Misirlou (S*)- Origin of

*S is for Song. So? A song and/or melody has a life independent of whatever dance it may be attached to. Why that’s important is explained here.

Misirlou is a song, probably a folk song, as the author of the melody has never been identified.  The word Misirlou is rooted in the Arabic term for Egypt – Misr.  In Turkish it becomes Misir. Add the suffix li, and the word becomes Misirli and means “from Egypt”, or “Egyptian”. Misirlou is the feminine form, so Misirlou is Turkish for “Egyptian woman (girl)”.

“The song’s oriental melody has been so popular for so long that many people, from Morocco to Iraq, claim it to be a folk song from their own country. In fact, in the realm of Middle Eastern music, the song is a very simplistic one, since it is little more than going up and down the Hijaz Kar or double harmonic scale(E-F-G#-A-B-C-D#). It still remains a well known GreekKlezmer, and Arab folk song.” Wikipedia

Misi SM

In 1919, famous Egyptian composer/singer Sayed Darwish recorded Bint Misir “Egyptian Girl”, but that recording has been lost, and there is a debate as to whether his Bint Misir is the same melody as Misirlou.  The earliest surviving recording of Misirlou is a 1927 version by Tetos Demetriades, made in New York for the Greek immigrant market.

The recording was conceived to accompany tsifte telli, form of rather demure Greek belly dancing.  Misirlou is still thought of that way in Greece today – as music for tsifte telli.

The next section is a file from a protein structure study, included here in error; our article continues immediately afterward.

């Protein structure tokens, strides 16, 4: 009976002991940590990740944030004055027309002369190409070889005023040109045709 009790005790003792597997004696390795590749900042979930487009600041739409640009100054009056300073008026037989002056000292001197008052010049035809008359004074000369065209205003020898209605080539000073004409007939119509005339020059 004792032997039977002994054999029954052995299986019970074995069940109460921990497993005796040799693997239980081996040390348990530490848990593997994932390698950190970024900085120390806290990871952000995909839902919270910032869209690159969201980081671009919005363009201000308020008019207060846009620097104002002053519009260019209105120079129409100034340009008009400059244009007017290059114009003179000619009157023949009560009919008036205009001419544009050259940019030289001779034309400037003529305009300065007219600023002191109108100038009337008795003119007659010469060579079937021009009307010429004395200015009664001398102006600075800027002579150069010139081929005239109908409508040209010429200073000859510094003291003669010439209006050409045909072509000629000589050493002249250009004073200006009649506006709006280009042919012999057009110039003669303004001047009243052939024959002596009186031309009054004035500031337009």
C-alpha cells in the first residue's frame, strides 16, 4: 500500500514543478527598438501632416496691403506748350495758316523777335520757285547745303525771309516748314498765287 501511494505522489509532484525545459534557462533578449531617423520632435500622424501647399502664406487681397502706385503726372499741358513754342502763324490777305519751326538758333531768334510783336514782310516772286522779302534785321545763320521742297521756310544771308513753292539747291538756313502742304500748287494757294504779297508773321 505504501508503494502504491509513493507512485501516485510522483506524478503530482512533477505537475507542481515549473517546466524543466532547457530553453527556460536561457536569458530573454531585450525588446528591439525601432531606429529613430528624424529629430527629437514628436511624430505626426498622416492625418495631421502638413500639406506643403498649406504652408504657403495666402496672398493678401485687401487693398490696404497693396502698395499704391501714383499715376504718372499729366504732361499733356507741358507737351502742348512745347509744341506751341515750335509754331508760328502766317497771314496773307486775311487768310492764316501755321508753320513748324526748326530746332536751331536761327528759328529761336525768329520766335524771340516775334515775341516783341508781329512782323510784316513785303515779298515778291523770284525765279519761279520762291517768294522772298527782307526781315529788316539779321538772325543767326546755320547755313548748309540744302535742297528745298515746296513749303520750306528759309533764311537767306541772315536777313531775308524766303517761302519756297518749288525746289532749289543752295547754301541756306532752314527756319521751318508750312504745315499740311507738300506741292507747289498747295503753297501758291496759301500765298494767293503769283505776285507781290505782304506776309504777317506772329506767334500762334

The author of the Misirlou’s Greek lyrics is also a subject of debate. The current copyright holder is Nick Roubanis

…………… “My mother met Nick Roubanis in NYC in the fifties when he was quite old. She says he wrote the song because her business partner who was Albanian-owned Balkan records in the old Greektown on 29th Street and 8th Ave-Baba Ajdin Aslan said Nick Roiubanis was the composer. There are a bunch of people now trying to trash Nick Roubanis but Baba Ajdin Aslan was an expert on Middle Eastern music and he said he wrote it. Roubanis was an old guy-just because it took him a few years to get it published with a copyright date didn’t mean he didn’t write it. I’ll just say it sounds like modern people trying to “debunk” everything they ever hear from the past. My Mom said, “This is crap I’m reading about Nick Roubanis. If Baba Ajdin ASlan says he wrote it-he wrote it!” I can vouch for Baba-he even knew a tune from the ancient Kingdom of Lydia which does not even exist any more. He knew quite a bit.”
Mis ly

In 1930 Mike Patrinos recorded a rebetiko version in Athens, thus starting a pattern of re-recording and re-envisioning that continues to this day.

By the 1940’s in the USA Misirlou had gone mainstream.

Here’ a Yiddish version from 1950.

The melody’s exotic (to Westerners) nature has led to some bizarre permutations.

In 1960 the song was re-imagined by a Californian whose Lebanese father called him Richard Mansour.  He called himself Dick Dale.  He is credited with inventing Surf Rock, which is based partly on the “exotic” scales he grew up with.


Here’s Dick Dale’s version of Miserlou.  Younger folk may recognize it’s use in the movie Pulp Fiction. https://www.youtube.com/watch?v=V4eEqN4HY7Q

Some claim that Misirlou is the most-recorded song in history, in terms of number of different versions.  Google Misirlou and you’ll spend at least a day exploring the variety.

So what’s all this got to do with Misirlou the folk dance?  See Misirlou under 2nd Generation dances.

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